दिसम्बर 13, 2013
A new book calls on us to celebrate disagreement and embrace diversity in the climate change debate
Negotiating Climate Change: Radical democracy and the Illusion of Consensus
London & New York: Zed Books, 2013
A dominant theme of the climate change debate has long been that of consensus. Politicians can’t agree and scientists don’t know for sure, we’re told by doom-mongers and Merchants of Doubt alike, and this is a problem for taking action on climate change. In response, many in science and public policy seem to invest their time searching for ever more elaborate ways to express a sense of unity. At best they creep towards consensus. At worst, frustrated dissenters fall out to ever-more noticeable forms of scepticism and disagreement, or groups settle on bland, sometimes even inaccurate, agreements.
But, with her new book Negotiating Climate Change, Amanda Machin offers a fresh call for disunity, robustly unravelling the idea that climate change is one process, for which there are simple ‘rational’ outcomes. Rather, we should celebrate disagreement, and put it to work for us in building actions (note the plural) on climate change. Precisely because it is such a massive, global problem, we must acknowledge, even be proud of our human heterogeneity; and use it to our advantage.
The book starts with a discussion of what Machin calls the techno-economic approach, and outlines the ways in which this is both limited and limiting. Machin stresses that the role of science in public policy can be more about opening options than giving singular programmes for action. She also unpacks the idea that technologies offer simple easy solutions, and expresses cynicism over the economic turn in climate policy which has characterised a lot of activity since the publication of the Stern Review in 2006.
For all that I identify with much of this, I don’t agree that these three strands should necessarily be conflated. It is true that forms of science and technological determinism often go alongside rather limited economic policies as part of TINA ‘there is no alternative’ rhetoric. But it does not have to be so hegemonic. Technological determinism can be utilised to a range of ideological ends.
Similarly, I agree with Machin’s later arguments that ideas of emergency can be applied as a limiting discourse, i.e. the sense that ‘we must act now’ is utilised to narrow our thinking to particular routes. But I only agree up to a point. As with a few times in the book, I wondered if Machin had just been talking to the wrong environmentalists.
Another chapter unpicks the idea of ethics as a basis for action on climate change. By assuming we agree on what is ethical, such approaches can suppress difference and in doing so act to suppress marginalised views; ultimately serving the status quo and limiting us from searching for new ideas.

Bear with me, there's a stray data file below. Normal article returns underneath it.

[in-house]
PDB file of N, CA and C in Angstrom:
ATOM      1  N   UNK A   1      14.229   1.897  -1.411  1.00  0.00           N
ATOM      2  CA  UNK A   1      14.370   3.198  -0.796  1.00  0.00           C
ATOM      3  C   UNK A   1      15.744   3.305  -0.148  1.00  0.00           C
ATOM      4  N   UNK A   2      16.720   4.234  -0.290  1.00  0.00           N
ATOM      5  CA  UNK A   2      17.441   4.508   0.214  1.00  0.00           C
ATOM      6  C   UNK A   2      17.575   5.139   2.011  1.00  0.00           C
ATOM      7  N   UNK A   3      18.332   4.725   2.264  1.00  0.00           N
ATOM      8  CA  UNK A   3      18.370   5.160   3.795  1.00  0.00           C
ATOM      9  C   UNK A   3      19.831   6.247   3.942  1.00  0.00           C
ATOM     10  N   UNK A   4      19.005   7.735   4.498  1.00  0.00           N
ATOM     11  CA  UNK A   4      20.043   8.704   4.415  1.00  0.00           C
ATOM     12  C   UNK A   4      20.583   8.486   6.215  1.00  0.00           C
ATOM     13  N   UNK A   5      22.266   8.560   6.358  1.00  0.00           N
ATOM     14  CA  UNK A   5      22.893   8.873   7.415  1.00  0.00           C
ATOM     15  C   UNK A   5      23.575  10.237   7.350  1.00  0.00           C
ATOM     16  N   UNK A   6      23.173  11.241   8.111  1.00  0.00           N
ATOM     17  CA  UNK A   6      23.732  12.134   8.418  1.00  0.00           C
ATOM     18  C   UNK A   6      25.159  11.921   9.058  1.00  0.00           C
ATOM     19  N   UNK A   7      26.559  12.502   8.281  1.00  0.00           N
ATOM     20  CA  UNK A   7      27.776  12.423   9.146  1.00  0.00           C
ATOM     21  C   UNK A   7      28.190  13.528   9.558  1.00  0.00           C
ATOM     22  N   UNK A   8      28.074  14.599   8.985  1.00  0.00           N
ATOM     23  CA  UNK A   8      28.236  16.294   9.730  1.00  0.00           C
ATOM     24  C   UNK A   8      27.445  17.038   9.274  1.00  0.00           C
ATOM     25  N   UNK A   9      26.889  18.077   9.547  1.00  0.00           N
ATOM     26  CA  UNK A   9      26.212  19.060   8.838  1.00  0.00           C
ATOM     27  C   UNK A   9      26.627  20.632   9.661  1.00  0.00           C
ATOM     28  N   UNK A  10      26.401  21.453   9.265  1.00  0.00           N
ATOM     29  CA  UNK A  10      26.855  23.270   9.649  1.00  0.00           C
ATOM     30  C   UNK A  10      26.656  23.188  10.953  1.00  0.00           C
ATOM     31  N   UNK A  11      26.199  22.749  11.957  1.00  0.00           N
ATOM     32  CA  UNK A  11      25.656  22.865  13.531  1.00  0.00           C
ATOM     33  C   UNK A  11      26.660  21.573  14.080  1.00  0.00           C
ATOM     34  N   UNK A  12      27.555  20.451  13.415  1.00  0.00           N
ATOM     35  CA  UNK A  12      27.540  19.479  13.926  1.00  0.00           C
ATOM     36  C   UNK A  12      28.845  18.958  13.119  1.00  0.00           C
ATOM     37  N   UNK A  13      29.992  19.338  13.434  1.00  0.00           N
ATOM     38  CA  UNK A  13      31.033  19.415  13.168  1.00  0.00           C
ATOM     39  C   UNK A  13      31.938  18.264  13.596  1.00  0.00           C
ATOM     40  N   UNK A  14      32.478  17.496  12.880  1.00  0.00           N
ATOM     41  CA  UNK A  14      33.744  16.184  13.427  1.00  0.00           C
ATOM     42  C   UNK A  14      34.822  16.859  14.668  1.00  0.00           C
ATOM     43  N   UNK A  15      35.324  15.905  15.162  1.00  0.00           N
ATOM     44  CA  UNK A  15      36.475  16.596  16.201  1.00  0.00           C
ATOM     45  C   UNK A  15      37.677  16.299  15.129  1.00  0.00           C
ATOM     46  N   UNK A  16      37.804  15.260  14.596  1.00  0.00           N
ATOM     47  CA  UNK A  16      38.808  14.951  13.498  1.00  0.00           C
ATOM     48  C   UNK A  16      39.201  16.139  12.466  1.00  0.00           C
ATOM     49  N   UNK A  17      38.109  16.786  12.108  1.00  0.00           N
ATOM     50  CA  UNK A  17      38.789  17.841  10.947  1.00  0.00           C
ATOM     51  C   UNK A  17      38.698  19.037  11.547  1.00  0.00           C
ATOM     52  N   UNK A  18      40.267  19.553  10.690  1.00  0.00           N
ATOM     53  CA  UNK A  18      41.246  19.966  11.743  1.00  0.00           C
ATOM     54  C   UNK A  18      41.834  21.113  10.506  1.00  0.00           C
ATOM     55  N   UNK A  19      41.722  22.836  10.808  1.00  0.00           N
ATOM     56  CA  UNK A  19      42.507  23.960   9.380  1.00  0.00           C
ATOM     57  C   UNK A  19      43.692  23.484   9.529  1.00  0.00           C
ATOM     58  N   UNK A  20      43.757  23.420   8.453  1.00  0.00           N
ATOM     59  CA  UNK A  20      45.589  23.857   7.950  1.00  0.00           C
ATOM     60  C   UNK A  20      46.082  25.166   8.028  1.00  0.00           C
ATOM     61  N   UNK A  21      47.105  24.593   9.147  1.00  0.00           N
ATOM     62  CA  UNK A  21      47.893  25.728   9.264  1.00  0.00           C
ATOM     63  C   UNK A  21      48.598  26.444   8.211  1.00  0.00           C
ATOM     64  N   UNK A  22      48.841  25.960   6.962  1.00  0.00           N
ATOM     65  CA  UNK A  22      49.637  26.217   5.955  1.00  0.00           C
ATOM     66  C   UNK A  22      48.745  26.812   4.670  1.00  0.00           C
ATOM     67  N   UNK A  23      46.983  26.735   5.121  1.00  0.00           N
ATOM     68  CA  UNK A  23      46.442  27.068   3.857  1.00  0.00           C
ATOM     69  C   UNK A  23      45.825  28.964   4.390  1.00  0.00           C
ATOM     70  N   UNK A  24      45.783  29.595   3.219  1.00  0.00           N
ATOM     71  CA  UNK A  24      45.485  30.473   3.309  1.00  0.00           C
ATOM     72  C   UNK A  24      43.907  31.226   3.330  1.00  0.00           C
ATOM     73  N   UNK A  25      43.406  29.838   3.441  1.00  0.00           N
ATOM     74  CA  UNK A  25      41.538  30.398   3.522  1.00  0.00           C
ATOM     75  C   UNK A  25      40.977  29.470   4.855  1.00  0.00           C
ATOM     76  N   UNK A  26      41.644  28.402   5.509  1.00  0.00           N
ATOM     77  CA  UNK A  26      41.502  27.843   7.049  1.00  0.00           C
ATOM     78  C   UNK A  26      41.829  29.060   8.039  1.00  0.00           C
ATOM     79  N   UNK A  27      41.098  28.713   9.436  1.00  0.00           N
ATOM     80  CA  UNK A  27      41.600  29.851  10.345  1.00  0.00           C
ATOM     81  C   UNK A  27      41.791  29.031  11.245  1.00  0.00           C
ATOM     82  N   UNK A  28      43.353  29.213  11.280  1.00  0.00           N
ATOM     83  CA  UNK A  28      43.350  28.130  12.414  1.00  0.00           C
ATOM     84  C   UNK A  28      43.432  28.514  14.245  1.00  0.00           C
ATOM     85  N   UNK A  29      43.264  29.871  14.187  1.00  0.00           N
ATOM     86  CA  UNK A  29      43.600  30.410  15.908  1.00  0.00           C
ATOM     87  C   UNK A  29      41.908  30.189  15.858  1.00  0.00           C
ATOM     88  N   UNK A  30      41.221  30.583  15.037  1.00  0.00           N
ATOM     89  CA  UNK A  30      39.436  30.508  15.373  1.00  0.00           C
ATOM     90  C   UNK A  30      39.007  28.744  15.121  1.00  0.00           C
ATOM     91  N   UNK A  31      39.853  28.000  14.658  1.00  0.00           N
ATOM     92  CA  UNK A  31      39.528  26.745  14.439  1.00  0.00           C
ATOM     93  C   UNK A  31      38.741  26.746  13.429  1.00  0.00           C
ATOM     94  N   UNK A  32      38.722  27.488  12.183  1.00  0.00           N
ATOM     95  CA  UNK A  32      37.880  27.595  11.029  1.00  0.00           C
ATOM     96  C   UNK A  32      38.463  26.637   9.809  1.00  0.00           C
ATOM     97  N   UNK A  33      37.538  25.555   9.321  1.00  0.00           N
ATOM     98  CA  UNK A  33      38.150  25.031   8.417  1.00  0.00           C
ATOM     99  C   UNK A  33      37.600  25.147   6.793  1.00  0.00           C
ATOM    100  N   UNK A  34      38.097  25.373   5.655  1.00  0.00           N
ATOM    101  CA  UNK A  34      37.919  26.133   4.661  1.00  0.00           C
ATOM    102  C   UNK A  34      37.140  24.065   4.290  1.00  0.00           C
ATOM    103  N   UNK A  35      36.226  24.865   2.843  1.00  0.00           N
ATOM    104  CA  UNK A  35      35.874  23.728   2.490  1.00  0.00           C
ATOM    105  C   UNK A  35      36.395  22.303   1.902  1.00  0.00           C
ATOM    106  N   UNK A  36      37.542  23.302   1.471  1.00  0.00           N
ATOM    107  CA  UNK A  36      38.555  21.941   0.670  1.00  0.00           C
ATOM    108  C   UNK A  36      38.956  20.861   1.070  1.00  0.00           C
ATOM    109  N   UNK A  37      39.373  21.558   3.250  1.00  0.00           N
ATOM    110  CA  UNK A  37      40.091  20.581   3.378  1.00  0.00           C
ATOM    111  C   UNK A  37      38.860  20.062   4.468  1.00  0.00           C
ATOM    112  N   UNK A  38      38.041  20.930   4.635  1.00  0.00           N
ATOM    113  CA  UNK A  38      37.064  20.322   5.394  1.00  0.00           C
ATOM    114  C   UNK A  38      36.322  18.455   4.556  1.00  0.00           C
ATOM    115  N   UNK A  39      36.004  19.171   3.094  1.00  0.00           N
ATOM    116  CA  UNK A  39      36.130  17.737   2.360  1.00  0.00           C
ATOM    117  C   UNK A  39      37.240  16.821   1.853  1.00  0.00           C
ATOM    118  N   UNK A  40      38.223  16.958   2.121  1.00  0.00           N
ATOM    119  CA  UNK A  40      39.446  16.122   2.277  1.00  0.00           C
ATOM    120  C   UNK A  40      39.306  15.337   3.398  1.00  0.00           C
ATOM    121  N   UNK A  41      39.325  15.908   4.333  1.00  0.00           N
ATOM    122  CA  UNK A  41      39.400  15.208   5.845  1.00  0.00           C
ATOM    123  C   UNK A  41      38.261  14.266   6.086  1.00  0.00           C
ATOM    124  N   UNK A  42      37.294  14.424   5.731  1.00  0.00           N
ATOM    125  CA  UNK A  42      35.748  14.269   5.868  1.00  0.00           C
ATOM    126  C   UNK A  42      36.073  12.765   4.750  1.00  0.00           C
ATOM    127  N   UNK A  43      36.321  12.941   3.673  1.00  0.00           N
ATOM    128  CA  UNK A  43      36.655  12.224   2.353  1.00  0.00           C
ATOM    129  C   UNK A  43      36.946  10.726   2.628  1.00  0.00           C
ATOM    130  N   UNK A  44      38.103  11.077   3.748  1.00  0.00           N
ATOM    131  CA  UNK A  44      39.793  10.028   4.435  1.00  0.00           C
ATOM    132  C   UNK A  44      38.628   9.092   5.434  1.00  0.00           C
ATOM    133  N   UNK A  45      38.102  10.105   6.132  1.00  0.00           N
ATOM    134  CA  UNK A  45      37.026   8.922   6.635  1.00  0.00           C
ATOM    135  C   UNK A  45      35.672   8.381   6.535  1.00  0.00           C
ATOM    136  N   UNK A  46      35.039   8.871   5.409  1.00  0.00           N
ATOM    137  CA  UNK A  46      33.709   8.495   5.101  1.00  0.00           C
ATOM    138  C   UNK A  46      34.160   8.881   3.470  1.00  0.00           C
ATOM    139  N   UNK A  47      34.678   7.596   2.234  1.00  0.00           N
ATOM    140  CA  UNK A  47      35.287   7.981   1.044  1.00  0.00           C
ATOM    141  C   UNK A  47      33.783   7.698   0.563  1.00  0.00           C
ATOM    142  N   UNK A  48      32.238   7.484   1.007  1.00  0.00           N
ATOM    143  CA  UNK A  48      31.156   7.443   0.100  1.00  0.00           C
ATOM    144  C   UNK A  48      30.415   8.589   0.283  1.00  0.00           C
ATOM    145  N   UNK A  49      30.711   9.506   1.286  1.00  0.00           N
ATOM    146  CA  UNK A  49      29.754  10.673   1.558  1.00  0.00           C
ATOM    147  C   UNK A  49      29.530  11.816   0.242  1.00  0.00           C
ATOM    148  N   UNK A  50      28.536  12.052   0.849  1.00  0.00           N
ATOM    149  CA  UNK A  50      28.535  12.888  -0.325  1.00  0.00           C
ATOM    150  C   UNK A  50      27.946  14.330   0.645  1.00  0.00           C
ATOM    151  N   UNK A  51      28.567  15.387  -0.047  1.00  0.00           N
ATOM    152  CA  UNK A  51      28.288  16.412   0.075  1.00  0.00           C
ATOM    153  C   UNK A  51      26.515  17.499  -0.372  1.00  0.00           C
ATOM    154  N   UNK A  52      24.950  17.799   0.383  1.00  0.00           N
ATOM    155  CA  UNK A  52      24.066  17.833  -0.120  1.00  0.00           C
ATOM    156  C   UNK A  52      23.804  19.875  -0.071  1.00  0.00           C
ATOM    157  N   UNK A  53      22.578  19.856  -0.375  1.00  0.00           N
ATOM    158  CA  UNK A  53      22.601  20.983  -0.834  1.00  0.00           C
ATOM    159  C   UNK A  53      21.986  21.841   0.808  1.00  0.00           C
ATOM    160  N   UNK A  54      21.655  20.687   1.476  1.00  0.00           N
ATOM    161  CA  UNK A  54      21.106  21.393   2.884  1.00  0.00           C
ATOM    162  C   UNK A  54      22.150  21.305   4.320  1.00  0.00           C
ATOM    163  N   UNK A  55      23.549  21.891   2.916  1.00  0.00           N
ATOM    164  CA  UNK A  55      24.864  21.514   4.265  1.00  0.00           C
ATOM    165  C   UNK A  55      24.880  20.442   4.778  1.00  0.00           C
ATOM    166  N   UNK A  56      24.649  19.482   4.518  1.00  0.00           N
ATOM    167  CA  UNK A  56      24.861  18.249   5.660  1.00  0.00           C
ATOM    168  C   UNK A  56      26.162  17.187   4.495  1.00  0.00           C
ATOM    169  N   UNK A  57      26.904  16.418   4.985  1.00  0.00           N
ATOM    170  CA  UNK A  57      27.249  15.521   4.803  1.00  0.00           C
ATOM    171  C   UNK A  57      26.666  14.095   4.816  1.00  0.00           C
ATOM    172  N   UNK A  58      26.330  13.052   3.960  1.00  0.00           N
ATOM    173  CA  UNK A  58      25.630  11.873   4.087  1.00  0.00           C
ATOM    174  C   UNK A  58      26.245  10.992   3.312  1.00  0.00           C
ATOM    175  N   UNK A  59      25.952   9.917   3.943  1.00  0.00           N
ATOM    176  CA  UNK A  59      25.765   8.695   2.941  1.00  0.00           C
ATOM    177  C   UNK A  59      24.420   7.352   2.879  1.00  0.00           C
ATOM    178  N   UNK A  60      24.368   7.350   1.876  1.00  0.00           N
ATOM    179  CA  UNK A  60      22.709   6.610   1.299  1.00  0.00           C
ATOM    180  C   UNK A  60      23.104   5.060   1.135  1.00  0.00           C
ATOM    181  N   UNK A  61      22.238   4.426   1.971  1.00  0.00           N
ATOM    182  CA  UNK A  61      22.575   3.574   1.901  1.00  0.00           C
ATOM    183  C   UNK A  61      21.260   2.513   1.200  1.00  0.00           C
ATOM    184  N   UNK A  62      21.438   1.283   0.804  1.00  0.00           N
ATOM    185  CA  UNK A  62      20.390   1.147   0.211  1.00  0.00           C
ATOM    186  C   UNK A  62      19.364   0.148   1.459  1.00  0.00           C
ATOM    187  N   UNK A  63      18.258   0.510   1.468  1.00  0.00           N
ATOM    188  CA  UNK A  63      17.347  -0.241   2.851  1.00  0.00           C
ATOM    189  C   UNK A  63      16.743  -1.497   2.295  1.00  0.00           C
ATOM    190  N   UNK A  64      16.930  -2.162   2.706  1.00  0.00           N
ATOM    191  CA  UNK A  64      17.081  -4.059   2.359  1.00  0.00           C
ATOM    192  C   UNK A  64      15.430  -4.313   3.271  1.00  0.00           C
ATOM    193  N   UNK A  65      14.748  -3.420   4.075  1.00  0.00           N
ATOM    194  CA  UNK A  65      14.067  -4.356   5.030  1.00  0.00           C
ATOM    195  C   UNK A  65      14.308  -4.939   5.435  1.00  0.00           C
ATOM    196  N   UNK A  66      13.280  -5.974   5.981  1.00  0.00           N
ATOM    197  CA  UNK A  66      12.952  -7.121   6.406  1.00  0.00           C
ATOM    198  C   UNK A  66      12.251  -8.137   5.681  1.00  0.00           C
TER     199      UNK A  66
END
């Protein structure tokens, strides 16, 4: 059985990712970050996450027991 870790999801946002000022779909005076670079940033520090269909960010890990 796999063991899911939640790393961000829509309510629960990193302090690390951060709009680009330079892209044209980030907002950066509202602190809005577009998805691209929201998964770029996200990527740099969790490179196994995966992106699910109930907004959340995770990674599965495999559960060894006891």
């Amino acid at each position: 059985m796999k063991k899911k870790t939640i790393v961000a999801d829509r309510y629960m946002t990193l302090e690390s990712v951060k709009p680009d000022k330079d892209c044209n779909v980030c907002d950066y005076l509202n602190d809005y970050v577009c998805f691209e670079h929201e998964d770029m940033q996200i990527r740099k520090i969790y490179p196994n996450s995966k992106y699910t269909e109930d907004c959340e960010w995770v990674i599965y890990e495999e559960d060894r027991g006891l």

Machin further argues that both the ethical and the techno-economic frames seem, in practice, to expect us to work individualistically, rather than collectively. She identifies a similar problem of an assumed common good infecting community-based approaches; the rhetoric of community is often used as a way to bypass state action and ultimately atomise us.
Again, part of me was inclined to agree, but again I felt she was missing something and that projects do not always run along such lines.
The 10:10 campaign comes under particular criticism. This began in 2009 and promoted the power of individual pledges to make a 10% cut in personal carbon emissions. As such, it is a very good example of the problem of atomised calls to individual action. She quotes Andrew Dobson in saying the campaign was “about changing lightbulbs instead of changing society” to stress how piecemeal and unambitious it really was.
I agree with this assessment. But again, up to a point. What about the more recent iterations of 10:10 which put a focus on connecting people? She might also have explored the way the fracking industry is playing up the idea of community benefits (as opposed to community ownership). What about transition towns? (including how they can differ).
Above all, I expected the book to have taken more time to explore the silencing of race and class differences within the environmental movement (e.g. when an activist was told “we aren’t prepared for people to realise they’re racist at Power Shift”). More about the developing world would have been good too. Indeed an application of the UK-based Institute for Development’s STEPS manifesto – which places particular emphasis on the social context of technologies and focuses on multiple ‘pathways’ over more ‘motorway’ big ideas for the future – would have greatly improved the discussion of techno-scientific determinism and fitted the general thread of plurality.
Overall, although I recommend this book and enjoyed much of its philosophy, it stinks of having been written from a desk. If sociologists want to be taken seriously, they need to show more evidence of having spent time in the society they profess to talk about. When Machin argues that “we cannot rely on a philosopher-king to flourish a green standard” I want to stand up and applaud. But that’s also why I wish the book wasn’t so littered by their names.
I agree with Machin in her call to celebrate disagreement more in climate change debate. But we don’t need a citation to Habermas to do that. If you really want to celebrate the diversity of people involved in talking about climate change then do so by engaging with their stories. Don’t just pass down words from ivory towers.